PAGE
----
Yankees 8, Blue Jays 2
Williams hit his 10th grand slam Sunday to move into fourth place on the club’s career list and spark an 8-2 win over the last-place Toronto Blue Jays, who fired manager Carlos Tosca after their fifth straight loss.
“We have six or seven weeks left in the season and the team showed signs of not playing hard,” said general manager J.P. Ricciardi, who hired Tosca on June 3, 2002.
The slam put Williams one ahead of Mickey Mantle and Yogi Berra, trailing only Lou Gehrig (23), Joe DiMaggio (13) and Babe Ruth (12).
A day earlier, Williams reached 1,100 RBIs, passing batting coach Don Mattingly for eighth place in club history. A day before that, Williams’ 391st double moved him past DiMaggio for fourth on the team list.
“It’s a very special feeling,” Williams said. “It feels nice, obviously. A lot of the credit belongs to people who worked with me, believed in me and let me play year-in and year-out. It’s been a great run and hopefully it’s not over yet.”
Williams is hitting .251 this season and the slam was his 13th home run, hardly startling statistics. He has been working with Mattingly on his approach.
“He’s trying to get me to hit the ball out front,” Williams said. “He wants me to see the ball, but not too long that I can’t hit the ball. He’s a positive influence. He’s confident I’m going to hit the ball hard. He says, `Stick with the plan. You’re a good hitter and you’ll get through this.’ He’s very encouraging.”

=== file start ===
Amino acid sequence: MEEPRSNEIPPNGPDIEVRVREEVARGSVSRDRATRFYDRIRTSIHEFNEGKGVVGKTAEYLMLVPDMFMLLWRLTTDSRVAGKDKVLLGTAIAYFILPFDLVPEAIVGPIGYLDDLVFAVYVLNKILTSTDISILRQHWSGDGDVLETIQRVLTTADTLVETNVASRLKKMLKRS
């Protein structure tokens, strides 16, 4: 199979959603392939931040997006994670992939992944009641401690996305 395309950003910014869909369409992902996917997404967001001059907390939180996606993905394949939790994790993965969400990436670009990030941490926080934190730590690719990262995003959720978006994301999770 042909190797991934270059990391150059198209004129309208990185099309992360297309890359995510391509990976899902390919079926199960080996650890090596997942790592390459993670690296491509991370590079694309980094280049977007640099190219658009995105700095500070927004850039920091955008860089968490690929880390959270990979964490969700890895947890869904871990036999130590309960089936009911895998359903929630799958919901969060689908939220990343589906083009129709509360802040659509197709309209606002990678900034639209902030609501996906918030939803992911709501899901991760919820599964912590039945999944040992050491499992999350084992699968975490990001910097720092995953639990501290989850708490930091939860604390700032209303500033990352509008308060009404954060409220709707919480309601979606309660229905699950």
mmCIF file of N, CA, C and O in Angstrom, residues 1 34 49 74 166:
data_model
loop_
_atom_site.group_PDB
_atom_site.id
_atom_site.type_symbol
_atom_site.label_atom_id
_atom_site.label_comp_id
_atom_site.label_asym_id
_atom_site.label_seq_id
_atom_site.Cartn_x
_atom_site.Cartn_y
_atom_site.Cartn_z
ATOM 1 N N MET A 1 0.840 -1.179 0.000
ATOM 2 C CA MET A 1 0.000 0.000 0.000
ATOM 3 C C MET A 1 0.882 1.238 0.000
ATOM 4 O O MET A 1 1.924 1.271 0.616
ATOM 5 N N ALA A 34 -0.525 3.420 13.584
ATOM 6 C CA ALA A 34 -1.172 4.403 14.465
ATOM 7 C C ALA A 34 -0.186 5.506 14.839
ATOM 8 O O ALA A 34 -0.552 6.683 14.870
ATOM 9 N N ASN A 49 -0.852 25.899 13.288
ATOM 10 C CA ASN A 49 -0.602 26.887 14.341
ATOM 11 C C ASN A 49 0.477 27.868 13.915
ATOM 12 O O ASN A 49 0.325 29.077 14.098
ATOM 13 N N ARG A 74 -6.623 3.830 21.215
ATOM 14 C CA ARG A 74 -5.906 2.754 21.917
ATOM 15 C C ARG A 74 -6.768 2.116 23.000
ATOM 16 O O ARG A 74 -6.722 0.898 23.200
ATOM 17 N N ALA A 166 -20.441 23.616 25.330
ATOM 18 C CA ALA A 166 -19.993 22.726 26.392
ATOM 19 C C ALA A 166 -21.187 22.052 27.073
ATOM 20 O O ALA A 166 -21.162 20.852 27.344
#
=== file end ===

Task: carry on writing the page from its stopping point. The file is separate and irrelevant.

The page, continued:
So was Jon Lieber (8-7), who extended the Yankees’ streak of eight-inning efforts by starting pitchers to four, limiting the Blue Jays to four hits. He struck out five and walked one.
“I finally felt comfortable,” said Lieber, who had not won since July 10. “It’s probably arm slot. I made an adjustment.”
Manager Joe Torre lauded Lieber’s effort.
“He looked a lot smoother,” Torre said. “They hit a lot of topped balls early and that’s a good sign.”
“It’s been contagious,” Torre said. “It’s like being in a slump. Now it’s the other way and I like it this way.”
The slam into the right-field bleachers gave Lieber a quick 4-0 lead. It was Williams’ first grand slam since July 25, 2000, when he connected against Baltimore.
“We’ve been accustomed to playing our best ball at the end of the year and this year we’re not going to get an opportunity to do that,” Tosca said. “One thing I’ve always prided myself on is that the players have given a good effort.”
In the third, the Yankees extended the lead to 6-1. Matsui singled with two outs and Williams walked. Both runners scored on a double by John Olerud. That gave Olerud six hits and six RBIs in four games since signing with the Yankees after he was released by Seattle.
“It was a great pitch,” Batista said. “It was right where I wanted it, a sinker down and in.”
All the Yankees’ runs scored with two outs.
Toronto scored again in the sixth when Frank Catalanotto opened with a single and Delgado hit his second double. A walk to Gregg Zaun loaded the bases, but second baseman Enrique Wilson made a sparkling stop of Hinske’s RBI groundout.
Paul Quantrill worked a perfect ninth to finish it.
Williams’ slam was the sixth for the Yankees this season. They lead the major leagues with 170 home runs. … Toronto’s Gabe Gross reached base on catcher’s interference in the fifth, and C John Flaherty was charged with an error. … Yankees C Jorge Posada (bruised right thumb) sat out his third straight game. “We’re playing it safe one more day,” Torre said. “If it was the postseason, he’d be playing.”